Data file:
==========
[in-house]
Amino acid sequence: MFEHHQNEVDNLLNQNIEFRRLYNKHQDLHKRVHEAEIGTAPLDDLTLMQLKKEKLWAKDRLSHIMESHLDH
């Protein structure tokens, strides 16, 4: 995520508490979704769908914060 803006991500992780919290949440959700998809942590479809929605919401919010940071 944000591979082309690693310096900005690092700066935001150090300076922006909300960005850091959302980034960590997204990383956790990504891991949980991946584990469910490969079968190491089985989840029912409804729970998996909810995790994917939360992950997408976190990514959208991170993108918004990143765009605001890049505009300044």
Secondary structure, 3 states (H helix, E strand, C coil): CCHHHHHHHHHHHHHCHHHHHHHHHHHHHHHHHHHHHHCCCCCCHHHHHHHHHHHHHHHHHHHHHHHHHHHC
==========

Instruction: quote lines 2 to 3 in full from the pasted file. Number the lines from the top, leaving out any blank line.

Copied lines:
Amino acid sequence: MFEHHQNEVDNLLNQNIEFRRLYNKHQDLHKRVHEAEIGTAPLDDLTLMQLKKEKLWAKDRLSHIMESHLDH
């Protein structure tokens, strides 16, 4: 995520508490979704769908914060 803006991500992780919290949440959700998809942590479809929605919401919010940071 944000591979082309690693310096900005690092700066935001150090300076922006909300960005850091959302980034960590997204990383956790990504891991949980991946584990469910490969079968190491089985989840029912409804729970998996909810995790994917939360992950997408976190990514959208991170993108918004990143765009605001890049505009300044």